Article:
We were looking at a 43-inch Vizio smart-TV with chromecast built in. We had the discussion about size, and also about resolution. We went with a 4K TV. Even though most media is currently 1080p, we figured by the time we were ready to replace the TV we were purchasing, that 4K would have been passed up. 4

We are never looking for the most advanced.  What we have always looked at with computers, etc., was getting as much as we can now, to carry us through to the next time. We don’t want to skimp on things that will make us to decide to buy again sooner.

So for the TV our chief question was size, resolution, and connectivity. We wanted smart to be able to network with anything else we have and that might come along. We also looked for a lot of HDMI ports, and are hoping that they don’t change in the next couple of years to some other cable to make that obsolete.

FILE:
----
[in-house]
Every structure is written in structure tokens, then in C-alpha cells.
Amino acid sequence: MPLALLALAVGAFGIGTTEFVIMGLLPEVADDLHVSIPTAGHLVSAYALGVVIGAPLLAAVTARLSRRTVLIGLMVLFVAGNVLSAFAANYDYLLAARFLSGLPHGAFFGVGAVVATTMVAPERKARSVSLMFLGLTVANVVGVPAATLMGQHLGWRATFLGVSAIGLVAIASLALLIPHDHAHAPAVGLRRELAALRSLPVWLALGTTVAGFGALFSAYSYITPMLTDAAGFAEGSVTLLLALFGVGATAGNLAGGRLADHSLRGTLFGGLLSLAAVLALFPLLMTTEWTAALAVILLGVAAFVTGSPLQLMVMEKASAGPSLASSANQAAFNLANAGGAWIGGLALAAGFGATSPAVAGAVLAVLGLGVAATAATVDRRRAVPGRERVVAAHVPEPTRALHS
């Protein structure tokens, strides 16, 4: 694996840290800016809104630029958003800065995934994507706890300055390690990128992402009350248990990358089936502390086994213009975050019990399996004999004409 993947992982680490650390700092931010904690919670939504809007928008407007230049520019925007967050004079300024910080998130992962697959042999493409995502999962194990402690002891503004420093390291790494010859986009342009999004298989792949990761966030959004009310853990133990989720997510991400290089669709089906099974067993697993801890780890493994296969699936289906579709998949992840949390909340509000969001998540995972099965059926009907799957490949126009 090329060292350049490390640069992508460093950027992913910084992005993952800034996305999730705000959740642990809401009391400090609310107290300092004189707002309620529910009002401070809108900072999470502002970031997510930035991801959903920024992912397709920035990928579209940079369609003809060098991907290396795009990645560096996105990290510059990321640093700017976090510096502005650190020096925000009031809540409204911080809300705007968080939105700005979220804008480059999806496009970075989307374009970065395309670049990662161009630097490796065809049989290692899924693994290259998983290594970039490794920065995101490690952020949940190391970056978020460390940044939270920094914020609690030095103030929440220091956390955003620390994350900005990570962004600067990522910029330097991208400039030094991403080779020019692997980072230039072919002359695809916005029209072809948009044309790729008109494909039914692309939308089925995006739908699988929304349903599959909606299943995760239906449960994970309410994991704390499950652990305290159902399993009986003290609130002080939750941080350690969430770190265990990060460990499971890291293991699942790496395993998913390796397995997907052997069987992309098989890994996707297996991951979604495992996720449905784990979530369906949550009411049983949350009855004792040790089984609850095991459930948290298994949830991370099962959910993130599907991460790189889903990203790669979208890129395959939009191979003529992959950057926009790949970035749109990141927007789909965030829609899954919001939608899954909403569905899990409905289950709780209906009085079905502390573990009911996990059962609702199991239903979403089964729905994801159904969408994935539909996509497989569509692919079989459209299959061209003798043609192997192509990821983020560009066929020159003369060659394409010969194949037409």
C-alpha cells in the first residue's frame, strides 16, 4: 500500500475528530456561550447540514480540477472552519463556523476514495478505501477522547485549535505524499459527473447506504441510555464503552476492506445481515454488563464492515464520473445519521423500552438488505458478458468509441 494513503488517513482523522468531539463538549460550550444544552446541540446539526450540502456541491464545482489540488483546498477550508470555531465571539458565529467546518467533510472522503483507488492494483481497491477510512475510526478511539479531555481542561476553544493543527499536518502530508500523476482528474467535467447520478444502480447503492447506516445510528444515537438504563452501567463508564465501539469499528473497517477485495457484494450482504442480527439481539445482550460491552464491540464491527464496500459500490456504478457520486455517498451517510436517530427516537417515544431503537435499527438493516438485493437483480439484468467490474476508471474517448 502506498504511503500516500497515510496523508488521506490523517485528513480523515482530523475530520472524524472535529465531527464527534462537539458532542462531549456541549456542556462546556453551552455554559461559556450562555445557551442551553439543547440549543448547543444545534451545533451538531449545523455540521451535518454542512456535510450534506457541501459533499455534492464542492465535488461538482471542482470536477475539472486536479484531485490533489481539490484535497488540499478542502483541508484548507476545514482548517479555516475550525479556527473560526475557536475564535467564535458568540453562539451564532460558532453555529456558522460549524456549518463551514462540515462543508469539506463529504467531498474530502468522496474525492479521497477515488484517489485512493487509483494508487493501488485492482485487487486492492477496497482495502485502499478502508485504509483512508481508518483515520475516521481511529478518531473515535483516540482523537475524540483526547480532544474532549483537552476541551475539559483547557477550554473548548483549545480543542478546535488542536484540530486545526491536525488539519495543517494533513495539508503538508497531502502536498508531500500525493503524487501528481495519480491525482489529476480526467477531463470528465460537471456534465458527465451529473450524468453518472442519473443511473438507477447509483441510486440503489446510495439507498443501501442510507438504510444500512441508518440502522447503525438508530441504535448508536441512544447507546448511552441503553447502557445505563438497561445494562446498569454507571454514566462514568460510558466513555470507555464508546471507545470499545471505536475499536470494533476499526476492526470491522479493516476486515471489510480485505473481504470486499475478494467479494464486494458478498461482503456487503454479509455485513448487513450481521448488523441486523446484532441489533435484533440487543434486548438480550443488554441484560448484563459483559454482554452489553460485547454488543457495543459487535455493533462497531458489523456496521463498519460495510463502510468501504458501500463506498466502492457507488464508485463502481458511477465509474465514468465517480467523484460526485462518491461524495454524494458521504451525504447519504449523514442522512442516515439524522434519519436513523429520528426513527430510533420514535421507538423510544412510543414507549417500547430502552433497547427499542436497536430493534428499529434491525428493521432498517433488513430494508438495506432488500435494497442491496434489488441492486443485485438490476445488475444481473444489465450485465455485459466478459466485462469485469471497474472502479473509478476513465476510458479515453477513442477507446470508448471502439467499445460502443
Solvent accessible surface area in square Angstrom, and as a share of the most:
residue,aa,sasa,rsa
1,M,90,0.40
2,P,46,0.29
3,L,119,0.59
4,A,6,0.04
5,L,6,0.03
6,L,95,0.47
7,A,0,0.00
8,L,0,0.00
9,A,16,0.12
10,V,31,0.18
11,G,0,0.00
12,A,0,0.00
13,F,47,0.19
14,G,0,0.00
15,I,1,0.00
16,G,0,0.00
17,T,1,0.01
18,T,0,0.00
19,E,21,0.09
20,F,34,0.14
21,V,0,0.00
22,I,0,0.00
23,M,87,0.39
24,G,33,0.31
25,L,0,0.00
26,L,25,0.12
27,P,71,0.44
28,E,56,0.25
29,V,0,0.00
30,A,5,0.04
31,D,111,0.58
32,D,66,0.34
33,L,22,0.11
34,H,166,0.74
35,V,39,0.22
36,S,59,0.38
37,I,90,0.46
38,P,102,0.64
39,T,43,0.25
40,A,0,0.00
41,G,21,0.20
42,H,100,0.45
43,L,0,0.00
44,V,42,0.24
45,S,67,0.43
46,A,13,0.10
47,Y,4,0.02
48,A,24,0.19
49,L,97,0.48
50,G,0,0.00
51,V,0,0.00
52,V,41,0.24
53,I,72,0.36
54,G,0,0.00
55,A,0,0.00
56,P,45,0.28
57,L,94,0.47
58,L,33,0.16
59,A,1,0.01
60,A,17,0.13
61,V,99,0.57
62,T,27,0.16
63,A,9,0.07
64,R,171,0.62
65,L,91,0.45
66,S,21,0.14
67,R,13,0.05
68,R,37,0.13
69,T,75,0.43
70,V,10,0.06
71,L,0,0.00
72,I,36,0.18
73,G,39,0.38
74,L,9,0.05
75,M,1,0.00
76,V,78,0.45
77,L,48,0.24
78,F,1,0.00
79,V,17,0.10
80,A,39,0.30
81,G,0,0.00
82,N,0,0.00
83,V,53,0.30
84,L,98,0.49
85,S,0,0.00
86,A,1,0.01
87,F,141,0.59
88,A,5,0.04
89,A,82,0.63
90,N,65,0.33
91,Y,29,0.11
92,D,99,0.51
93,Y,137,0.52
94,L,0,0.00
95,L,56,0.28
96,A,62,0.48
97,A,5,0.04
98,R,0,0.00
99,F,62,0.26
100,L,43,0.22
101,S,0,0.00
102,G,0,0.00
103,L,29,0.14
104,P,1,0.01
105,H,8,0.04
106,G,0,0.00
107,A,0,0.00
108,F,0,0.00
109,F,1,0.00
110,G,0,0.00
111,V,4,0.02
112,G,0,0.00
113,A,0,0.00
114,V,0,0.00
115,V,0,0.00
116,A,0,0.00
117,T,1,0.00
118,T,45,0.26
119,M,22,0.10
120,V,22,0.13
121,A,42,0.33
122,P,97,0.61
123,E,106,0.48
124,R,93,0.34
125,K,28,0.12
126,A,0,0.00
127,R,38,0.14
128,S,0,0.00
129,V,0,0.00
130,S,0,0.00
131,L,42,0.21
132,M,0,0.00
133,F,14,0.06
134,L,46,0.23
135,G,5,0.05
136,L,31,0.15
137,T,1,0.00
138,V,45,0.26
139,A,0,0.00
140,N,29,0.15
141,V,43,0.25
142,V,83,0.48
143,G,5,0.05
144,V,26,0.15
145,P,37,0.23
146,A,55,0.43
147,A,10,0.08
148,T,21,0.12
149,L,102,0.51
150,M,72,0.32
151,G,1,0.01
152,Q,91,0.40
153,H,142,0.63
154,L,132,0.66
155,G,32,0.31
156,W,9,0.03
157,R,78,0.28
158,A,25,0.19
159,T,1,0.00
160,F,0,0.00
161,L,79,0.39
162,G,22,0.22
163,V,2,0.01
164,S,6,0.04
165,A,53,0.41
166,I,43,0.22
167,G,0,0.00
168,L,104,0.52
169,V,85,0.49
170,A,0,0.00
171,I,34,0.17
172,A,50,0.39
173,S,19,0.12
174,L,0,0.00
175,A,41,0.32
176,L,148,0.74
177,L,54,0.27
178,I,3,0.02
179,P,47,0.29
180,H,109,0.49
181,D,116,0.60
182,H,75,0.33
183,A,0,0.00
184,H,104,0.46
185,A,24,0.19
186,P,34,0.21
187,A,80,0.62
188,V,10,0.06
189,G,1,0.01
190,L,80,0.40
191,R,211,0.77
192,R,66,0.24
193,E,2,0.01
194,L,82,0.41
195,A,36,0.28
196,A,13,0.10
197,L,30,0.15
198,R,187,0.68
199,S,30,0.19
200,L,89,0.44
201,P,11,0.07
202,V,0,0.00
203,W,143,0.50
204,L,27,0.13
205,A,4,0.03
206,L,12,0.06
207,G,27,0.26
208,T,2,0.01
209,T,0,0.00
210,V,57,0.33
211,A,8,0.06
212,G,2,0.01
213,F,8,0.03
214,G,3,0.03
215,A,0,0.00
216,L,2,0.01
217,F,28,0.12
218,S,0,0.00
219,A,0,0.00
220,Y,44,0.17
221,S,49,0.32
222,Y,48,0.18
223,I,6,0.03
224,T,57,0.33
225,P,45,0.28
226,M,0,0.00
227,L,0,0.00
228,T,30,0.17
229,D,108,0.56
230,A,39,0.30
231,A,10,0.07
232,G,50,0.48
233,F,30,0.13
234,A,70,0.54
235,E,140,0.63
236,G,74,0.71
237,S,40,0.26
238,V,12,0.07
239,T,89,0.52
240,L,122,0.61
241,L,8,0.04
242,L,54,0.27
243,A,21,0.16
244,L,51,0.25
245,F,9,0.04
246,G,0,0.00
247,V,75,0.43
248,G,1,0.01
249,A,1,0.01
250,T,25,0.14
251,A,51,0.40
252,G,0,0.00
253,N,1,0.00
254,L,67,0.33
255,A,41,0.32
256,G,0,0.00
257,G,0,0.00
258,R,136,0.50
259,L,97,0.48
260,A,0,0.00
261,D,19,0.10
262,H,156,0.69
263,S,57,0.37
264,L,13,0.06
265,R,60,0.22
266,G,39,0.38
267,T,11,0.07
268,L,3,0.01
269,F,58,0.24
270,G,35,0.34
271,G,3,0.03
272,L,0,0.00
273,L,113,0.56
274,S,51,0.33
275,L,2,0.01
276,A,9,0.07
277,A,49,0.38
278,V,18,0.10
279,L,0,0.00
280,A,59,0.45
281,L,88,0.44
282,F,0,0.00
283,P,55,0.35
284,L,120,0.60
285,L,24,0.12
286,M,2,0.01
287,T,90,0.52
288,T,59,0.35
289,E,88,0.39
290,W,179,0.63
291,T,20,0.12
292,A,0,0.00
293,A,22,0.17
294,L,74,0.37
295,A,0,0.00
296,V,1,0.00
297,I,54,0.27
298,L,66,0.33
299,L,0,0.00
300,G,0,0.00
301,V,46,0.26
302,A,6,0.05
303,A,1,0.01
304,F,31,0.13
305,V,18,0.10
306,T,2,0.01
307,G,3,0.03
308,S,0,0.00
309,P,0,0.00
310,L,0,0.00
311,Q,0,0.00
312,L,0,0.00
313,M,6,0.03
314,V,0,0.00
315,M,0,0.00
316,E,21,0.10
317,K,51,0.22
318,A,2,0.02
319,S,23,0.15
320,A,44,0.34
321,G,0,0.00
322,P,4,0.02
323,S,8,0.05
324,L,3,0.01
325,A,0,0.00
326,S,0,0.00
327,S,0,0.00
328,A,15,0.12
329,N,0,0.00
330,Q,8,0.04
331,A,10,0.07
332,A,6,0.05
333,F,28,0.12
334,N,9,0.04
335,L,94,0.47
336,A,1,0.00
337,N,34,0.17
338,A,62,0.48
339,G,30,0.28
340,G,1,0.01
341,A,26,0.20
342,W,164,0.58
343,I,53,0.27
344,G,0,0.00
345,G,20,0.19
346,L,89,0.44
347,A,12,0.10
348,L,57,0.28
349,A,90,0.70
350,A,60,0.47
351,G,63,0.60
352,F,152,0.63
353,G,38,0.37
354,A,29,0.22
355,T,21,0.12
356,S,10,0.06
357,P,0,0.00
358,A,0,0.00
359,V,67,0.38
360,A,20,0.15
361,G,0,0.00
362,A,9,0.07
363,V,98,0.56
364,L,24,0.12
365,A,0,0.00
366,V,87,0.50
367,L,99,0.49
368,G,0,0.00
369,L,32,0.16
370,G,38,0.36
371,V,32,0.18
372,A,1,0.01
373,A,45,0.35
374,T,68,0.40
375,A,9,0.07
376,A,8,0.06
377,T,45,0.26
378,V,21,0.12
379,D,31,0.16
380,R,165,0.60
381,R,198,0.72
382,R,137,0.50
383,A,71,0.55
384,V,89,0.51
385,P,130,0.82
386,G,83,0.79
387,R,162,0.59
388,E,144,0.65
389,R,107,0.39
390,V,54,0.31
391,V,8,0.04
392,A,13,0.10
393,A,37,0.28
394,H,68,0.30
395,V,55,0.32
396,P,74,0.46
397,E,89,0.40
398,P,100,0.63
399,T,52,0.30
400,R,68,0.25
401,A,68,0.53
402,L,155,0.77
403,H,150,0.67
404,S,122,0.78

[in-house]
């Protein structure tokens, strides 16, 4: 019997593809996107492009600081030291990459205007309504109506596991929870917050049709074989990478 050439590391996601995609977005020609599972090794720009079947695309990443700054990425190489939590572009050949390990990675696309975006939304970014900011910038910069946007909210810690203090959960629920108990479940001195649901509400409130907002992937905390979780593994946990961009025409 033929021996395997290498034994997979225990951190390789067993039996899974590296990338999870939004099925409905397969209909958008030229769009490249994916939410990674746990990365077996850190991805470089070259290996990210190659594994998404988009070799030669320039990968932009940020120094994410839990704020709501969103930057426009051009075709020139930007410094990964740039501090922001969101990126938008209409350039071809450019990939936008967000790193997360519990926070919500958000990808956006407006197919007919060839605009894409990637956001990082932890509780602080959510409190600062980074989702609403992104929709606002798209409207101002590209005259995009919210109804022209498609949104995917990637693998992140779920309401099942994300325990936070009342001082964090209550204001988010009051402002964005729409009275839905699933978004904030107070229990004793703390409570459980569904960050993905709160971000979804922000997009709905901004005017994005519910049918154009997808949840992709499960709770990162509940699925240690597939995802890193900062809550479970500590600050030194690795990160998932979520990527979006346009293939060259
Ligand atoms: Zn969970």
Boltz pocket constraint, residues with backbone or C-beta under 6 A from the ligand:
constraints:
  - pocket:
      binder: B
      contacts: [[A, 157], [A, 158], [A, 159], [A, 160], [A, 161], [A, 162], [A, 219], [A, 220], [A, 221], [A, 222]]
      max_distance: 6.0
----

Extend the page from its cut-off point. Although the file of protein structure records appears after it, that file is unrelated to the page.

Then I noticed that an identical TV, but 48-inches, was on sale for $10 extra, so I jumped us to the 48 inch set.  That is finally what we got.

Now for the real story, getting home, getting it set up, getting the peripherals all attached.

Getting it home. 98 Saturn SL. Part of the shopping process was measuring the car and the TV boxes to verify it could fit in the trunk with the back seats down. Some of the boxes said not to put them on their sides. So we also confirmed we could take it home on its side, as long as the screen was facing up.

So getting home was fine. And the son unit helped me carry it up the stairs and unpack it. Of course, the instruction guide was at the bottom of the box. We had to pull it out to get to the instructions to see if there was any advice on how to pull it out of the box.

We carried it over to the stand we had for it, found the legs, and slipped them in. We then found the directions for putting the legs on and screwing them on. Funny, those directions had you putting the screen face down; we put the feet in while it was vertical, and then screwed the screws in. It worked fine, and we felt a lot more comfortable that way.